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October 13, 2017 6:15 PM, EDT

September Trailer Orders Improve 76% Year-Over-Year

Stoughton Trailers manufacturing plant Stoughton Trailers via YouTube

Strength in dry vans pushed U.S. trailer orders in September to near 23,000, up 76% from a year earlier, ACT Research reported.

Preliminary net orders were 22,900 compared with 12,993 a year earlier, according to ACT, citing data it would update by the end of the month.

All segments posted “solid gains” while dry vans provided “the majority of support,” Frank Maly, ACT director of commercial vehicle transportation and research, said in a statement.

“Our sales were good for vans and chassis but a little soft on reefers,” Hyundai Translead Chief Sales Officer Glenn Harney told Transport Topics.

John Sommers II for Transport Topics

At Great Dane, Vice President of National Accounts David Gilliland said, “Steady new orders are being placed for 2018. Dry vans, reefers and flats are all being ordered.”

Stoughton Trailers Vice President of Sales David Giesen said, “September is a transition month from light ordering to heavy. In recent history it has become a stronger month for order intake and begins the backlog-building season.

“It feels like mostly replacement, but there is some growth mixed in.”

Research company FTR pegged orders at 21,500 and noted the expected volume supports the company’s forecast of another strong trailer market in 2018 with North American production nudging up to 285,000 units compared with an expected 281,000 in 2017.

Ake

“We’ve had three strong years in a row, and we are looking for our fourth next year,” said Don Ake, FTR vice president of commercial vehicles.

Meanwhile, trailer makers’ role in reducing emissions and increasing fuel efficiency under Section IV of the Phase 2 greenhouse gas rule remains an issue before the U.S. Court of Appeals for the District of Columbia Circuit.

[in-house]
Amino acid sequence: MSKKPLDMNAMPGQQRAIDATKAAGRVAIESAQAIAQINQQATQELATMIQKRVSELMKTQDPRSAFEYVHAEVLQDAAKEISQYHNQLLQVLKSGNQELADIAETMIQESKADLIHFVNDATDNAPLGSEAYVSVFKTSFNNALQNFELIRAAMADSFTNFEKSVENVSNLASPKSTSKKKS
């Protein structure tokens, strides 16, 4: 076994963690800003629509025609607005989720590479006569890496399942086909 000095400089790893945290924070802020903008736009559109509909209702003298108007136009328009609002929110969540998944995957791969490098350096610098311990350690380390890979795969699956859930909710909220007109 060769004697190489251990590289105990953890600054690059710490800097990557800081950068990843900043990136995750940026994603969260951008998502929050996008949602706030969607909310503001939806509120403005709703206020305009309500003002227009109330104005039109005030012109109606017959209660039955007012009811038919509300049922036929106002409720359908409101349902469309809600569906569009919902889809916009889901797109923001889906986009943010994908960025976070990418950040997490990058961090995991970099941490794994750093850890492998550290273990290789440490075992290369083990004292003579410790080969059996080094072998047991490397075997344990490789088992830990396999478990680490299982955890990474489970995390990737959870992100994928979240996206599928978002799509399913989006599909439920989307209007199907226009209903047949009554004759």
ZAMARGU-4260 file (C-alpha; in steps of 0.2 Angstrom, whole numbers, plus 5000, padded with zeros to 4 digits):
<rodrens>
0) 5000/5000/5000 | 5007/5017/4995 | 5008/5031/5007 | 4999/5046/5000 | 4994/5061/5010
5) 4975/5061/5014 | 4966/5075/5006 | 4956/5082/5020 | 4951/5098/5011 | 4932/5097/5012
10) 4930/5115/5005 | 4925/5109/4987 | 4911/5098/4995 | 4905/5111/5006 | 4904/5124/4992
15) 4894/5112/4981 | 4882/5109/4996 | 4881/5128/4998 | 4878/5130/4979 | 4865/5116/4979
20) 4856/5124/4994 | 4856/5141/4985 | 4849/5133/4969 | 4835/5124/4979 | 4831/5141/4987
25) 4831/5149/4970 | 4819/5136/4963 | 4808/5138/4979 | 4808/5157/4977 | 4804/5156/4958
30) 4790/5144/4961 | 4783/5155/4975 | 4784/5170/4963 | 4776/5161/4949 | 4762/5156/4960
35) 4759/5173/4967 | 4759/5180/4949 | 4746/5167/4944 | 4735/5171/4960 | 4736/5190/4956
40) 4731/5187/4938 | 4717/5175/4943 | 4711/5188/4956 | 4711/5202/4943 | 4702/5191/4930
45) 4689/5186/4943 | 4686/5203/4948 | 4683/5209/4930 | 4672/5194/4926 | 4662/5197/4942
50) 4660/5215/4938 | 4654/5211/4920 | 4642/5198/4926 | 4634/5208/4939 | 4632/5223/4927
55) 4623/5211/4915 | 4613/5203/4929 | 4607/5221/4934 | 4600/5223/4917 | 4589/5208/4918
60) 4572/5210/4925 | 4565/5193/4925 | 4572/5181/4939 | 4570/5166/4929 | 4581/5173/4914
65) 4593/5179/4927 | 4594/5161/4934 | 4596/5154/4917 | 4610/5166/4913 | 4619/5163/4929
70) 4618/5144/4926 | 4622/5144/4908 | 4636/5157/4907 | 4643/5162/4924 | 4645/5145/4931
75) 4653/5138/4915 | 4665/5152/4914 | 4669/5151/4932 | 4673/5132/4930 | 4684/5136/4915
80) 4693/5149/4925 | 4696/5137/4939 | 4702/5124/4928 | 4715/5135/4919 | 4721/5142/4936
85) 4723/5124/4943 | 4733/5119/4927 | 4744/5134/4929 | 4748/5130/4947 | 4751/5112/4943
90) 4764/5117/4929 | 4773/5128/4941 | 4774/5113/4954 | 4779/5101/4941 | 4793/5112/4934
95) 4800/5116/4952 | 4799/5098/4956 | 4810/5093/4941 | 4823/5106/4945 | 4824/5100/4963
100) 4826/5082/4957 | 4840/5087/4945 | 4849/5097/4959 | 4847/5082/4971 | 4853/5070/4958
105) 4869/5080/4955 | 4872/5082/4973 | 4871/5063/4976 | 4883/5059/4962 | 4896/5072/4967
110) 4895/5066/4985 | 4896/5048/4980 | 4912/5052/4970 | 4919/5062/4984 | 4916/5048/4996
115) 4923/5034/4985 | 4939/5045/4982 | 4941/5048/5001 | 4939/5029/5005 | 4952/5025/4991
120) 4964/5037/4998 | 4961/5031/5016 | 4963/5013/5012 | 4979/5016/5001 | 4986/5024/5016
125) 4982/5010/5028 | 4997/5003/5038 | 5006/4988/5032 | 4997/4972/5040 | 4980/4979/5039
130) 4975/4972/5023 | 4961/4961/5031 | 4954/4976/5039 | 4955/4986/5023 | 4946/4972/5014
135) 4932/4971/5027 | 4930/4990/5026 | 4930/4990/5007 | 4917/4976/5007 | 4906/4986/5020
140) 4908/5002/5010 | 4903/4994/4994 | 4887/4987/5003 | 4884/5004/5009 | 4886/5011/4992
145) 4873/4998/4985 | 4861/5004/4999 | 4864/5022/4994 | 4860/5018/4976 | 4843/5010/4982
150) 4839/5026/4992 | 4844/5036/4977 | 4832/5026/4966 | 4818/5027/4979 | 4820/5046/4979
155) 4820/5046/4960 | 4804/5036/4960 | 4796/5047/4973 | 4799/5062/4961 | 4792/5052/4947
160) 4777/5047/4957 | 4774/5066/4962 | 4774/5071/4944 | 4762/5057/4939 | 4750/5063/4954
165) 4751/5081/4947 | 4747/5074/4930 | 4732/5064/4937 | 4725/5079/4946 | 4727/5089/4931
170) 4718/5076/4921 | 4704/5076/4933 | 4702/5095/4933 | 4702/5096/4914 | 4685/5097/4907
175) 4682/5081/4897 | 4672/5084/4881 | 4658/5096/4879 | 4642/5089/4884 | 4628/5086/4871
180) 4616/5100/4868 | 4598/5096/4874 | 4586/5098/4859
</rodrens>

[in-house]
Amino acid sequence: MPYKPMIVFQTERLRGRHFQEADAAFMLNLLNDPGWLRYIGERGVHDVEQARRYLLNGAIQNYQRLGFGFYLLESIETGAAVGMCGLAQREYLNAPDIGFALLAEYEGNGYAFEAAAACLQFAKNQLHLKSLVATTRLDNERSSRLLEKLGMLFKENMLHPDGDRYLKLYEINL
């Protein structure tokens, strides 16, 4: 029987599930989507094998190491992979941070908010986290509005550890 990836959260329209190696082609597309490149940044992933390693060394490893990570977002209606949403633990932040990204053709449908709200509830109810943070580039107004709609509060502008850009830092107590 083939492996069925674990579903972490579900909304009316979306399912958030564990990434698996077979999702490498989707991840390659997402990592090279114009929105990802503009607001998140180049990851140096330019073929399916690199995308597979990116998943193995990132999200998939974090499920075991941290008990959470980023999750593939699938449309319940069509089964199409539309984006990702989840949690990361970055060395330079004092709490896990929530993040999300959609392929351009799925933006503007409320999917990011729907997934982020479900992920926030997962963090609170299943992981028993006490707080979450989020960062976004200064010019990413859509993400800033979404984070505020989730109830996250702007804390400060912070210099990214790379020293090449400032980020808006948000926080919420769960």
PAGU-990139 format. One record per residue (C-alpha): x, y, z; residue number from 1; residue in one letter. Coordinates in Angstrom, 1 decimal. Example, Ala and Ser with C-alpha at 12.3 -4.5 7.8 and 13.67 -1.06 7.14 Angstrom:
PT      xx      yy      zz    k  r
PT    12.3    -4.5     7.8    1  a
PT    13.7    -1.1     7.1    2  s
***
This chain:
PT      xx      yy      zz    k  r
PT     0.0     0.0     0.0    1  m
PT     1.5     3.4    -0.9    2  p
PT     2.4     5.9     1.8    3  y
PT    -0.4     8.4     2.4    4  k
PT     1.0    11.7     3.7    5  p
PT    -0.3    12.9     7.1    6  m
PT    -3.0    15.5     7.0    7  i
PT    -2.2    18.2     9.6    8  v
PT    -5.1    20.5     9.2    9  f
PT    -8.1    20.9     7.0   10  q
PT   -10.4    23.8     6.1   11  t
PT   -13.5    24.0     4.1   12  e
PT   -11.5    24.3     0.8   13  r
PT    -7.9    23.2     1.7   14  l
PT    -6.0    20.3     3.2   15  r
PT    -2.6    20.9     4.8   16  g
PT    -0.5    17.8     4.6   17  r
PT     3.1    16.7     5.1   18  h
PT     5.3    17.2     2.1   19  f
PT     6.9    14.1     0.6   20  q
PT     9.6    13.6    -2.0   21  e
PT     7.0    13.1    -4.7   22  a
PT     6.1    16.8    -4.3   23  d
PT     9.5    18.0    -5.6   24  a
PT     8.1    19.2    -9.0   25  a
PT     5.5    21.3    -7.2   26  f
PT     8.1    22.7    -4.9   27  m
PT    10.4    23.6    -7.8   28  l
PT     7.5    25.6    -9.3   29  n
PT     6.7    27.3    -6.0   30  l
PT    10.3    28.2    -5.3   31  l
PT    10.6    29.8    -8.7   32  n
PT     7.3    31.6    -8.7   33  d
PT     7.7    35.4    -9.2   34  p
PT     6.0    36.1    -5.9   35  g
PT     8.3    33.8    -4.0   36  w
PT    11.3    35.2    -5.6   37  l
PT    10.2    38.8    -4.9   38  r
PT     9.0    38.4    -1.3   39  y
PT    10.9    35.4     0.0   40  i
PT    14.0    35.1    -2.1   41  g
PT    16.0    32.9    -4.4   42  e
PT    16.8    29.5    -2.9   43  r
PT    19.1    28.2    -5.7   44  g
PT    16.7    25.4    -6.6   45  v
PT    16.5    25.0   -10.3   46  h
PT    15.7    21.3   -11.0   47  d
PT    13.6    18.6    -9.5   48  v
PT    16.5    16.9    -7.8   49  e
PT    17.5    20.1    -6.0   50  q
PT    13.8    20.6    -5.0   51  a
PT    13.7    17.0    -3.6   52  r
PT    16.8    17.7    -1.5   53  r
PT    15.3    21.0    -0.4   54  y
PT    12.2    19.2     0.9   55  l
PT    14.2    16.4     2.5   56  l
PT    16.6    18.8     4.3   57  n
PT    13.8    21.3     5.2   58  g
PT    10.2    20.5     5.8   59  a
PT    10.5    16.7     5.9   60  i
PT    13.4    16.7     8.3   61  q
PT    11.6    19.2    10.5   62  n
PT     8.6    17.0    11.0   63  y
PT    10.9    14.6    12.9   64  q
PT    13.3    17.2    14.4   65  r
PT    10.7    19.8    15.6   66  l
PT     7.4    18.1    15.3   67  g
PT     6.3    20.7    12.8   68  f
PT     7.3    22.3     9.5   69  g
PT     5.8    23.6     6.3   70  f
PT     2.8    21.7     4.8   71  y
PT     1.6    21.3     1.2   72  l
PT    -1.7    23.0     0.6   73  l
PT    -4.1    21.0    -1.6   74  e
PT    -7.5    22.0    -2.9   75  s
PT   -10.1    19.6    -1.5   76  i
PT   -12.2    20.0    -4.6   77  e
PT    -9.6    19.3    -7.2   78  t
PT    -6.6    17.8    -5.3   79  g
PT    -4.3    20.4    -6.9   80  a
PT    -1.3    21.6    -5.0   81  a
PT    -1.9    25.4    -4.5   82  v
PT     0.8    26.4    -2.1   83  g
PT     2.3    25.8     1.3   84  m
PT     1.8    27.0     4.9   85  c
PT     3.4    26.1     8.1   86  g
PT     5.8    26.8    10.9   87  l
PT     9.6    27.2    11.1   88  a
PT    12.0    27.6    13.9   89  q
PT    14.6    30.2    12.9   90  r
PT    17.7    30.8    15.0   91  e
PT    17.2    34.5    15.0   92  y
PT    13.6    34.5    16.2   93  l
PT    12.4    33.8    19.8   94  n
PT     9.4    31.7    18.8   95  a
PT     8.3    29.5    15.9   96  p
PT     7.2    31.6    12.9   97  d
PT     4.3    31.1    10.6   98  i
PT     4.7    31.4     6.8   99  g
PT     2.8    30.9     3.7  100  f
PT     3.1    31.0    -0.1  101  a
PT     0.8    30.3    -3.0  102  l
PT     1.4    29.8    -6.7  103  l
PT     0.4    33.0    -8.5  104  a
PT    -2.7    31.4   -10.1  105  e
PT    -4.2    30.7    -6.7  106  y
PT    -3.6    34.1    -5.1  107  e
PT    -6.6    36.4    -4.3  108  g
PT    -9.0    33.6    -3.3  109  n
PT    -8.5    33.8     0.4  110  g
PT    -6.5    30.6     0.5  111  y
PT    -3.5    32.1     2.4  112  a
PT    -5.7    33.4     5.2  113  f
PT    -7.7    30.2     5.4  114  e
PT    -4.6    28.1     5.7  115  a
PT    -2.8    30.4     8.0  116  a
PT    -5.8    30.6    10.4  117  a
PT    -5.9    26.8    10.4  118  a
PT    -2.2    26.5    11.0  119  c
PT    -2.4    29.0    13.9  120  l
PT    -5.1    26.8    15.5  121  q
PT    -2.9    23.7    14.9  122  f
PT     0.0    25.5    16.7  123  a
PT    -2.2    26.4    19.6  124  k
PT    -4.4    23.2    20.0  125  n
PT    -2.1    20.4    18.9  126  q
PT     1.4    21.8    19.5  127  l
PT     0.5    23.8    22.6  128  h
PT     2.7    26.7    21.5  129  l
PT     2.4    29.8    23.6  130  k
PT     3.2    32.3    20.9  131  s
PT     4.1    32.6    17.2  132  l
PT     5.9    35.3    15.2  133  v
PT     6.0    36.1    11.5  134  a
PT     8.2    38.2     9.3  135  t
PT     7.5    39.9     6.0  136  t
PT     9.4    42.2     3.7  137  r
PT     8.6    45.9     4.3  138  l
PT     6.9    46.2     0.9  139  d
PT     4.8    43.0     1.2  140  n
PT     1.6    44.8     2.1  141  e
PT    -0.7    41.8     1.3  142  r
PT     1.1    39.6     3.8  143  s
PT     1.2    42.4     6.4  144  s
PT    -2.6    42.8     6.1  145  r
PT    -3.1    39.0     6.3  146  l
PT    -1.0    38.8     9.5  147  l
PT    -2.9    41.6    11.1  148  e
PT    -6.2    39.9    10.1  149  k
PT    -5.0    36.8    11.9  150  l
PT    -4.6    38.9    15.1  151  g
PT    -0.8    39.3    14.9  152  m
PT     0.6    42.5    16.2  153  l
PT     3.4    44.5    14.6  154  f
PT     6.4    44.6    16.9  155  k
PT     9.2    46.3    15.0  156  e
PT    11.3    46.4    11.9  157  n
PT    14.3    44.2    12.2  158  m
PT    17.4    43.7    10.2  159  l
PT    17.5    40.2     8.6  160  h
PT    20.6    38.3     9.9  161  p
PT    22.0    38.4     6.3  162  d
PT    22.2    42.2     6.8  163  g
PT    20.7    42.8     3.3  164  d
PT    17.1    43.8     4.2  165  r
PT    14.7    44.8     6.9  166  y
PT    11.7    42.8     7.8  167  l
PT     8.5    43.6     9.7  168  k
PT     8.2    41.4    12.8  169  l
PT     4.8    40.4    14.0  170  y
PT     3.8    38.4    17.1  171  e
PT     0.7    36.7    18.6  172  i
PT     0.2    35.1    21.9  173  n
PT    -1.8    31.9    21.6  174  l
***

Earlier this month, the Environmental Defense Fund and other environmental advocates asked the court to reject the Truck Trailer Manufacturers Association’s bid to stay the rule’s implementation as it pertains to trailers, calling TTMA’s effort an unwarranted “eleventh-hour” maneuver.

That motion on TTMA’s part in September was prompted by the Environmental Protection Agency’s announcement in August it would “revisit” Section IV — with no further details provided as of mid-October.

Initially, TTMA had asked the court in December to vacate the portion of GHG Phase 2 that would allow EPA for the first time to regulate trailer makers under the Clean Air Act. The National Highway Traffic Safety Administration co-authored the Phase 2 rule.

The court in May placed that motion in abeyance, where it remains.

At the same time, Hyundai Translead, Great Dane and Stoughton are preparing to meet the initial requirements of the rule, they said separately.

Other trailer makers were contacted for this article but did not respond.

The first target for increased fuel efficiency in trailers of 2% “is pretty minuscule,” said Glen Kedzie, energy and environmental counsel at American Trucking Associations.

Phase 2 for trailers is scheduled to roll out in four stages: 2018, 2021, 2024 and 2027.

The 2018 portion mandates aerodynamic fairings on large dry and refrigerated vans.

The rule also requires low-rolling-resistance tires and automatic tire-inflation or tire-monitoring systems for all trailers.

“We are moving ahead with the assumption the regulation will take effect on Jan. 1,” Harney said.

Gilliland agreed. “As of today, we have to plan on GHG Phase 2 being in place Jan. 1. With that, we are spec’ing and building trailers that are compliant for deliveries in 2018. If something changes with GHG Phase 2, we will address it at that time.”

Giesen said, “Customers would like to get clarity on Phase 2 and whether this ruling will be changed. In the meantime, we will all have to comply.”